A 1.2-gigahertz chip isn't quite powerful enough to keep it running smoothly, and I experienced a bit of lag when using the capacitive buttons. Apps also took longer to load than on other devices. It runs as fast as the older Galaxy S2, which is fine, but if you're expecting the S3, you'll have to pay S3 prices for a better phone. On the bright side, the 2,100 mAh battery is impressive and keeps going for almost eight hours. You can extend it by disabling LTE, which saps the power in a few hours. It comes with a paltry 4-gigabytes of storage, but you can boost it to 32-gigabytes with a microSD card. If you plan to listen to music or save movies, pick up a card. It's just too bad the display isn't worth watching on.
Overall, the Victory wins points for 4G LTE and, of course, the low price. But actually, it's not that fast or cheap. Sprint's 4G, only available in certain markets, is a bit patchy. So if you live in an area with sparse coverage, pass on the phone. If you're in a metropolitan area and 4G is strong, take a look. You won't hate it, but you won't love it -- the tricky keys are irritating.
If you can pay a little more, do it and buy a better phone, like its higher-end Galaxy S3 or HTC's Evo 4G LTE. In my opinion, both are worth paying more for. The difference in the screen and camera is very noticeable and make a big jump in overall enjoyment. Still, even if you don't have the budget, consider the LG Viper -- it costs the same, but it has a better camera, but no 4G. ♦
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TFT (Accelerometer / Proximity Sensor / Ambient Light Sensor)
October 20, 2012
Not Bad at All...
In a market full of giant-sized phones, this one is a reasonable size. The 4-inch display looks great, and the Victory feels great. It's the best size, in my opinion. Too bad the screen is LCD, rather than the more vibrant AMOLED, but if you're just browsing the Web and checking e-mail, you won't be disappointed.
The power is plenty. I play a lot of games and it runs smoothly without any hiccups or stalling. Don't let the mid-range price fool you; the speed is on par with the One X.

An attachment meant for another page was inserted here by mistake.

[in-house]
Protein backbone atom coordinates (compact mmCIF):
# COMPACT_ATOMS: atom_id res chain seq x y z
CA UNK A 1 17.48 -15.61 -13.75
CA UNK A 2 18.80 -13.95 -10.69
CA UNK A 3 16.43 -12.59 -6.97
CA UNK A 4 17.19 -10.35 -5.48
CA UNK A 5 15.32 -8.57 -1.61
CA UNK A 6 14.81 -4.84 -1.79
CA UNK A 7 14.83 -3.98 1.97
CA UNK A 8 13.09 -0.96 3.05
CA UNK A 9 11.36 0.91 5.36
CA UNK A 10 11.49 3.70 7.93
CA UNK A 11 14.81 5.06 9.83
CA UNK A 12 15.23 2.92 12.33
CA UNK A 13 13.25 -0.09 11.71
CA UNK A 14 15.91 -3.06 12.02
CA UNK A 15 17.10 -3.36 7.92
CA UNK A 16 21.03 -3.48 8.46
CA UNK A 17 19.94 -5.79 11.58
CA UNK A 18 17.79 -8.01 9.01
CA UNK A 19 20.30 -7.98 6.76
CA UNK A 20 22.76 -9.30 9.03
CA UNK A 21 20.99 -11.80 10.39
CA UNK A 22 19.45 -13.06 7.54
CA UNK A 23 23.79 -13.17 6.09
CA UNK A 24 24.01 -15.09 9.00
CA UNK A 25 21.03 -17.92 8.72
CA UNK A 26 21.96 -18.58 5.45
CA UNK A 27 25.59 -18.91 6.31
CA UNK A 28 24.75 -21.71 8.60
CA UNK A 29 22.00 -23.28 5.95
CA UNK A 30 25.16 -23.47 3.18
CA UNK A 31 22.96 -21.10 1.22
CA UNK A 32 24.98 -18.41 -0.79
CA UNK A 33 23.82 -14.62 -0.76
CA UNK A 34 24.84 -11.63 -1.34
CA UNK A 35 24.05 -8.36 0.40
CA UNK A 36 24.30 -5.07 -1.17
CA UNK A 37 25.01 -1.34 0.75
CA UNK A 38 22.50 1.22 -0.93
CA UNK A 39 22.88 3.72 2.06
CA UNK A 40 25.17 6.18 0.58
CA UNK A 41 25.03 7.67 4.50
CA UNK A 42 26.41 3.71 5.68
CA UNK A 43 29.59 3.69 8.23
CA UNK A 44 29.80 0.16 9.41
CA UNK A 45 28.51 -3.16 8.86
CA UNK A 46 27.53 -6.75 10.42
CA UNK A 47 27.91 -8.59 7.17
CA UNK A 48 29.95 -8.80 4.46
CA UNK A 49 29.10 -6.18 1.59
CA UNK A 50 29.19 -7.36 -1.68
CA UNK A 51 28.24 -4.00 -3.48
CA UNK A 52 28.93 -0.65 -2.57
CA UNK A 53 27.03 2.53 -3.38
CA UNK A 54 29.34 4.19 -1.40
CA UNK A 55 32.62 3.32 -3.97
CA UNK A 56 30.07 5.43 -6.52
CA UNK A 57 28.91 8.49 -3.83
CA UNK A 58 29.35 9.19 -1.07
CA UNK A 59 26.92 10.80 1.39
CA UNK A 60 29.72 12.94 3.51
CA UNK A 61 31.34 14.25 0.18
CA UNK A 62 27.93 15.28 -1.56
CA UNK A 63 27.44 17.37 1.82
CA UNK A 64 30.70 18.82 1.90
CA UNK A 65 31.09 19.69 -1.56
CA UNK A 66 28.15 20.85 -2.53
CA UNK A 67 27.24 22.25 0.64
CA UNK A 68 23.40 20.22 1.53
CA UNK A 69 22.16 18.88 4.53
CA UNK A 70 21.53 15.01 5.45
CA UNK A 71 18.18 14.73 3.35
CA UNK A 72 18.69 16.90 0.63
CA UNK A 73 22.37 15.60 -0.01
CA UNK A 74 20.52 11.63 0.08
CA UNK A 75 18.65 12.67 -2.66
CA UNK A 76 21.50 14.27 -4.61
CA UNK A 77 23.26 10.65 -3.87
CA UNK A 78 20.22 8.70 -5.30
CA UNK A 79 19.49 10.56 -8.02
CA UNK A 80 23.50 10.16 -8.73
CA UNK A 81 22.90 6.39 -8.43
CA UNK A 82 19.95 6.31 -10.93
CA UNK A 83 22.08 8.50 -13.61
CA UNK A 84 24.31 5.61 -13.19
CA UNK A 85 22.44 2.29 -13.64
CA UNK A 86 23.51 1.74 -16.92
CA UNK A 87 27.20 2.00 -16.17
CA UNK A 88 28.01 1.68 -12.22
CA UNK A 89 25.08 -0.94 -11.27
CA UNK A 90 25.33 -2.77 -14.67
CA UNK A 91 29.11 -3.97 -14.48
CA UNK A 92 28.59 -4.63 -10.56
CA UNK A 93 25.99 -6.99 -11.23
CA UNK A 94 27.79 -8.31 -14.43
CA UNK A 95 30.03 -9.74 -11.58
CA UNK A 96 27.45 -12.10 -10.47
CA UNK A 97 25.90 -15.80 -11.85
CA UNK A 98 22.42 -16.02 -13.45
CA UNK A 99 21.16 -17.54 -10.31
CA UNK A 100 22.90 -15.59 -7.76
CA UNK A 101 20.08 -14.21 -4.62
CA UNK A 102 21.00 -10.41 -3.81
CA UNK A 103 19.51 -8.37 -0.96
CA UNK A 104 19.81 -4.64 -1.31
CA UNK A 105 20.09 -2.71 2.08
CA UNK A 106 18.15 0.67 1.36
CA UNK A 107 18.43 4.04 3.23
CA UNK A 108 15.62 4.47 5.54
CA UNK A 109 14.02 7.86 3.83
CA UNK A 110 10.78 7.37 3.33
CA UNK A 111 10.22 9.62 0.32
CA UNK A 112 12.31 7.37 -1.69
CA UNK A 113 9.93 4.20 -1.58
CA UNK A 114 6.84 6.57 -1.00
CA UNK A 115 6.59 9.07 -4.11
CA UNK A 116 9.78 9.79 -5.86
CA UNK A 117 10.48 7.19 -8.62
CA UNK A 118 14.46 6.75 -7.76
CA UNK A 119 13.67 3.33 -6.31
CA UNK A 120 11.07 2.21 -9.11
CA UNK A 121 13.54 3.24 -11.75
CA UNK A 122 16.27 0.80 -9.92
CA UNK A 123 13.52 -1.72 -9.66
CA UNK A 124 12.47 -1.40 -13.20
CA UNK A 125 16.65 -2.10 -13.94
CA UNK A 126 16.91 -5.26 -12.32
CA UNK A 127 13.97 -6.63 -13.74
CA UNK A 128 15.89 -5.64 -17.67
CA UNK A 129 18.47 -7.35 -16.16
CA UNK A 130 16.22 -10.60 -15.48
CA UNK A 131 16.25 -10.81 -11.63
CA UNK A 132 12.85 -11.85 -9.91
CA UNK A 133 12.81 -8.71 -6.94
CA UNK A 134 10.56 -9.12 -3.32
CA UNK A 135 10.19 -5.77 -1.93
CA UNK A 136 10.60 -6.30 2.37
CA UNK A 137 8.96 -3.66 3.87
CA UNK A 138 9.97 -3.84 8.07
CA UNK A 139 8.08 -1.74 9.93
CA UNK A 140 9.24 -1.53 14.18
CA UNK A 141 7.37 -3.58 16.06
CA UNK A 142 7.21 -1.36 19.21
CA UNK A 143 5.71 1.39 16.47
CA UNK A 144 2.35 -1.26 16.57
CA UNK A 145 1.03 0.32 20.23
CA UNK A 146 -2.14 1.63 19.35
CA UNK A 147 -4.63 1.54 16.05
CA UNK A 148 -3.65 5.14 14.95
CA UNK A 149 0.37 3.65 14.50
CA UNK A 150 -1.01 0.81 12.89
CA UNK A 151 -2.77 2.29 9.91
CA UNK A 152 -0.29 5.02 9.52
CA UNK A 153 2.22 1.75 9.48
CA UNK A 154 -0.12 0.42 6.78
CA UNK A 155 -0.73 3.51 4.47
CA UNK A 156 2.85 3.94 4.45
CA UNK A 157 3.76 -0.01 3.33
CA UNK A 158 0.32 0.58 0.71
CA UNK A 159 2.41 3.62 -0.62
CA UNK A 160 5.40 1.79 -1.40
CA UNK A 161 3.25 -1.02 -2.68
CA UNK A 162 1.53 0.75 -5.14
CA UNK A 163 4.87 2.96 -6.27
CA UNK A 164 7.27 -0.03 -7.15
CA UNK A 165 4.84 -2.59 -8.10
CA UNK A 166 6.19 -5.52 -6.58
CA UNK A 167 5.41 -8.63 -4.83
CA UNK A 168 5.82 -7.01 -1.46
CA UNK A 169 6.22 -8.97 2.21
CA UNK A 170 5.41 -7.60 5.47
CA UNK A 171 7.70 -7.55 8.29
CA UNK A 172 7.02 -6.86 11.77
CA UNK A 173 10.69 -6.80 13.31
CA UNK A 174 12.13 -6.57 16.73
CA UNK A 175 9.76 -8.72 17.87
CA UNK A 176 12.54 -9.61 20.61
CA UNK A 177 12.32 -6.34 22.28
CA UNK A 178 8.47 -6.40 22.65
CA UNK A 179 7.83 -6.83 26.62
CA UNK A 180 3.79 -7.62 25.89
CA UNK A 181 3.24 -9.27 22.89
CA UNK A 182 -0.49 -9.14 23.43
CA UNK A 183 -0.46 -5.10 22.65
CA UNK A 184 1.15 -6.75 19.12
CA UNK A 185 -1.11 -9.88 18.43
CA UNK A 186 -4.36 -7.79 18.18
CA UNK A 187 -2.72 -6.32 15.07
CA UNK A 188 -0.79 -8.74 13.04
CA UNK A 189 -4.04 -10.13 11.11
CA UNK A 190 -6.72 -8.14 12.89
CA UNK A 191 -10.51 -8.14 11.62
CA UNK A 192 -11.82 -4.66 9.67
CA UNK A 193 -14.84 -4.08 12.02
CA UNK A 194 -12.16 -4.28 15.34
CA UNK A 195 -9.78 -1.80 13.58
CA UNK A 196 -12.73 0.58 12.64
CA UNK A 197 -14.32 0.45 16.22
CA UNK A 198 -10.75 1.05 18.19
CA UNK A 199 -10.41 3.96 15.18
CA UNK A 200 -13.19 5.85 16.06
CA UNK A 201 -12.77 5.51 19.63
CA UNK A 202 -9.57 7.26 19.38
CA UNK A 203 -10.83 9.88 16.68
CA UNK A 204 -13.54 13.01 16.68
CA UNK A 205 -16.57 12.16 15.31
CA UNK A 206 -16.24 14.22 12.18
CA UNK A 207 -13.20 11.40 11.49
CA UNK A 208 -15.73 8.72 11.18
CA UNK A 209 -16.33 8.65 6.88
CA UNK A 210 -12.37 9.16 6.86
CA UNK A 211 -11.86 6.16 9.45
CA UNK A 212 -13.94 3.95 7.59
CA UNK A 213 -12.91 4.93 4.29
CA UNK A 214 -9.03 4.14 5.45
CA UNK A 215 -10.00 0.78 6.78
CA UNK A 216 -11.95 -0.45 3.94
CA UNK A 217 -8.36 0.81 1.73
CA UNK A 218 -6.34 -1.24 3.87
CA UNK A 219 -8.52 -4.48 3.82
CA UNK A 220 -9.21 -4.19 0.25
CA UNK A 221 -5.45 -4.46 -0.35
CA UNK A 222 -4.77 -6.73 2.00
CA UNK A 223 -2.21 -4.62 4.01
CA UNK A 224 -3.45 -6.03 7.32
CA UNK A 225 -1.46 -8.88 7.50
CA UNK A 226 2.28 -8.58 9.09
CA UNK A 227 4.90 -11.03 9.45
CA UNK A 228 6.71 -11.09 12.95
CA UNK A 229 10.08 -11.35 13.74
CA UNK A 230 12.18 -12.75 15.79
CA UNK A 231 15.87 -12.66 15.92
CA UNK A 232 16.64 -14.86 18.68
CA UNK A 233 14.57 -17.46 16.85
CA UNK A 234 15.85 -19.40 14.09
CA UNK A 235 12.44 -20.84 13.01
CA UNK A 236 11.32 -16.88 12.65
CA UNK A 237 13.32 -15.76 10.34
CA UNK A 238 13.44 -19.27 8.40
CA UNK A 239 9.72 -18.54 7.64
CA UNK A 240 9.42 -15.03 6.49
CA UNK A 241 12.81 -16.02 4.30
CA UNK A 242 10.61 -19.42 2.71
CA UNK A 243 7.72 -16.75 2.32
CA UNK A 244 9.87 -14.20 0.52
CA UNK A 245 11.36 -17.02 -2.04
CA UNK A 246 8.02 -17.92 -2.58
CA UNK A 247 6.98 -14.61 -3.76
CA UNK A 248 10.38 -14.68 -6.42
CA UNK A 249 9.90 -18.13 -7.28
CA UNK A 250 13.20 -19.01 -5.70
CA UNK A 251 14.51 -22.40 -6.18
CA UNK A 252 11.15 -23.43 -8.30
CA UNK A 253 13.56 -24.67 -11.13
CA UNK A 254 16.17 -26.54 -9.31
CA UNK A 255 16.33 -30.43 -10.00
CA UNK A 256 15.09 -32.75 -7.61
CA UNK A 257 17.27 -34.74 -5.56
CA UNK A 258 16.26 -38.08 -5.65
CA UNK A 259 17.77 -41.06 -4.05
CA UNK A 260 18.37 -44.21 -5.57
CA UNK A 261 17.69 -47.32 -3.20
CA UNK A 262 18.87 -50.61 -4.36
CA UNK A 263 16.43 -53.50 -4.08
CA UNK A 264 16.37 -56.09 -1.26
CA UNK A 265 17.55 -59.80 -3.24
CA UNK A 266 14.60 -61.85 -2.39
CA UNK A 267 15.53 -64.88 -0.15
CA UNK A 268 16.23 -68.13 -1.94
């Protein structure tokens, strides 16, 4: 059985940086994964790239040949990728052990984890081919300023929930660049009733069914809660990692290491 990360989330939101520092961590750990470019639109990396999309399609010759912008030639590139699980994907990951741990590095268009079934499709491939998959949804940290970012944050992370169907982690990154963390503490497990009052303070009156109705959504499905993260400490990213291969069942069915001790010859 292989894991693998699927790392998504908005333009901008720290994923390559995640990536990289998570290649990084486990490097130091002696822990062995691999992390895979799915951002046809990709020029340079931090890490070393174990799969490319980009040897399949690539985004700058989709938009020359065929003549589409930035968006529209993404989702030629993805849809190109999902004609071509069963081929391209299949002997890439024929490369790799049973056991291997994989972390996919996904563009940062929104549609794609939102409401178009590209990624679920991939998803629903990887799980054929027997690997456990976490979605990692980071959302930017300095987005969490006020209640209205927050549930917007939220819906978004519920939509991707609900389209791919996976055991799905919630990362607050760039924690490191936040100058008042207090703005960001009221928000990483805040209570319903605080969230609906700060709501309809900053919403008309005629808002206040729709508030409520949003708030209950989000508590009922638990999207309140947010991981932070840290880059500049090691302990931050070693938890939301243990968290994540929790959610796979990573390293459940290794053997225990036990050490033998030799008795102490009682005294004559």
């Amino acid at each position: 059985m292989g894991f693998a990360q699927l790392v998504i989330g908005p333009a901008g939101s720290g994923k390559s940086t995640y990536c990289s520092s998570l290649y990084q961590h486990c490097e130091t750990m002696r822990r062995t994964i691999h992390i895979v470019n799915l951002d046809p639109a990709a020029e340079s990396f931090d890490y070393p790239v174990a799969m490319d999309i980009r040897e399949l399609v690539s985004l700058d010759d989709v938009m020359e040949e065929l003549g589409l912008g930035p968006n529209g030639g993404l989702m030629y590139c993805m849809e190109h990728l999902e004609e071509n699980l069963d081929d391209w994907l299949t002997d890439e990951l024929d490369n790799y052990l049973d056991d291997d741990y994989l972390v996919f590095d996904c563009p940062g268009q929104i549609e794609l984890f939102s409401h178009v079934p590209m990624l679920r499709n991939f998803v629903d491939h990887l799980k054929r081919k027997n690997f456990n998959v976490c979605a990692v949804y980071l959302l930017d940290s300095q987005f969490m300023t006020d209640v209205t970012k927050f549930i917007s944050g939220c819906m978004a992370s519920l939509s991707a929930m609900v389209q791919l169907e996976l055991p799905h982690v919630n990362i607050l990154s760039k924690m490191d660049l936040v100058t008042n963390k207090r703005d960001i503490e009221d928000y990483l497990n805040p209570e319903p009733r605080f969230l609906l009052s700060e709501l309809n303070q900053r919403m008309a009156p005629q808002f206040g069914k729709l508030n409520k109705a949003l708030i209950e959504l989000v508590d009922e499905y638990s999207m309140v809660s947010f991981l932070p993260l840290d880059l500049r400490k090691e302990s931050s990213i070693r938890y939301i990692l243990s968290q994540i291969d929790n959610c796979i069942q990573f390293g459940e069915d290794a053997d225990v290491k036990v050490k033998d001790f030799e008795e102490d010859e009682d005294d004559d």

The Victory gets great battery life -- I can last through a workday without any problems. The camera is mediocre -- not the best but not the worst either. It's serviceable. I can't really say there's anything glaringly bad about the phone. If you're on Sprint and you don't want a giant smartphone, give the Victory a look. It has all the bells and whistles -- like LTE -- and runs smooth as butter.
Normally I hate the customizations manufacturers add to their phones, but Samsung actually added some useful features. The app launcher has some shortcuts that make things more convenient.
One annoying issue is with the folders, which add an extra step. S Voice is also pretty much useless.Was this review helpful to you?
40 out of 44 people found this review helpful.
December 01, 2012
Overly-Sensitive Touch Screen
This phone is just the right size for me. I had problems with the gigantic phones, and the tinny ones were a pain to browse the Web on. The Victory has everything I need, at just the right size.
The 4-gigabyte memory was a little small for me, but nothing a 32-gigabyte card couldn't solve.
I have an issue with the overly-sensitive touch screen. Basically, whenever I hold the phone up to my face to talk, my cheek will touch the display and I'll lose the call. Maybe I have fat cheeks, I don't know, but it's annoying. I often accidentally hit parts of the screen and things turn off.
The display is just unreliable -- I'll make typos when I text. Another issue I have is with errors. I'm not sure if it's a glitch, but I've received "97" and "34" errors. I called Sprint to try to figure it out, but my phone disconnects before I can get it figured out. I had to drive to a local store; in the end they just replaced it.Was this review helpful to you?
27 out of 33 people found this review helpful.